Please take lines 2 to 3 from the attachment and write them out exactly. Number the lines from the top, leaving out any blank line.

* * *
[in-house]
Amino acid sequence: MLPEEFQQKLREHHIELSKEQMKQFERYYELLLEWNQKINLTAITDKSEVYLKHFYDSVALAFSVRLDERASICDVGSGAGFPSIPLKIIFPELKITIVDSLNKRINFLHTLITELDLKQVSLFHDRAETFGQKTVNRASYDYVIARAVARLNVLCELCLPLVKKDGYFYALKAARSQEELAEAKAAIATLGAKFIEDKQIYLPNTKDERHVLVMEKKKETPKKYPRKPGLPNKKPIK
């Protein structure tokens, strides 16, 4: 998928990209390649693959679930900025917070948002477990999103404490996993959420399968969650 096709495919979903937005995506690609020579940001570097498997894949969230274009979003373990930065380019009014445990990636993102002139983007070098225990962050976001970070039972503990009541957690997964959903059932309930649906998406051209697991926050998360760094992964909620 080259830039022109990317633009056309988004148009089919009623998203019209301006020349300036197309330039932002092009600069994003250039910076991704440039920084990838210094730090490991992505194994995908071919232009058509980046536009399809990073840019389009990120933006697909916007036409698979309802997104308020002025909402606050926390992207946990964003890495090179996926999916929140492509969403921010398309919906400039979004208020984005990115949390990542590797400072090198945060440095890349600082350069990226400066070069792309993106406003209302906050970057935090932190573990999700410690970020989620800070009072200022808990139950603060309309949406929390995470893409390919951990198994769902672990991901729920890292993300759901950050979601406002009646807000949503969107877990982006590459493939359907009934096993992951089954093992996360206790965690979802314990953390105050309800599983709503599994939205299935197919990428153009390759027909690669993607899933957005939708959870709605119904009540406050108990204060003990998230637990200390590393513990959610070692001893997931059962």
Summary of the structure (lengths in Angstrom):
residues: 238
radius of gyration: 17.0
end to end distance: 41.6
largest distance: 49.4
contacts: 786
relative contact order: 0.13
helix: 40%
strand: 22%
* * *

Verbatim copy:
Amino acid sequence: MLPEEFQQKLREHHIELSKEQMKQFERYYELLLEWNQKINLTAITDKSEVYLKHFYDSVALAFSVRLDERASICDVGSGAGFPSIPLKIIFPELKITIVDSLNKRINFLHTLITELDLKQVSLFHDRAETFGQKTVNRASYDYVIARAVARLNVLCELCLPLVKKDGYFYALKAARSQEELAEAKAAIATLGAKFIEDKQIYLPNTKDERHVLVMEKKKETPKKYPRKPGLPNKKPIK
């Protein structure tokens, strides 16, 4: 998928990209390649693959679930900025917070948002477990999103404490996993959420399968969650 096709495919979903937005995506690609020579940001570097498997894949969230274009979003373990930065380019009014445990990636993102002139983007070098225990962050976001970070039972503990009541957690997964959903059932309930649906998406051209697991926050998360760094992964909620 080259830039022109990317633009056309988004148009089919009623998203019209301006020349300036197309330039932002092009600069994003250039910076991704440039920084990838210094730090490991992505194994995908071919232009058509980046536009399809990073840019389009990120933006697909916007036409698979309802997104308020002025909402606050926390992207946990964003890495090179996926999916929140492509969403921010398309919906400039979004208020984005990115949390990542590797400072090198945060440095890349600082350069990226400066070069792309993106406003209302906050970057935090932190573990999700410690970020989620800070009072200022808990139950603060309309949406929390995470893409390919951990198994769902672990991901729920890292993300759901950050979601406002009646807000949503969107877990982006590459493939359907009934096993992951089954093992996360206790965690979802314990953390105050309800599983709503599994939205299935197919990428153009390759027909690669993607899933957005939708959870709605119904009540406050108990204060003990998230637990200390590393513990959610070692001893997931059962």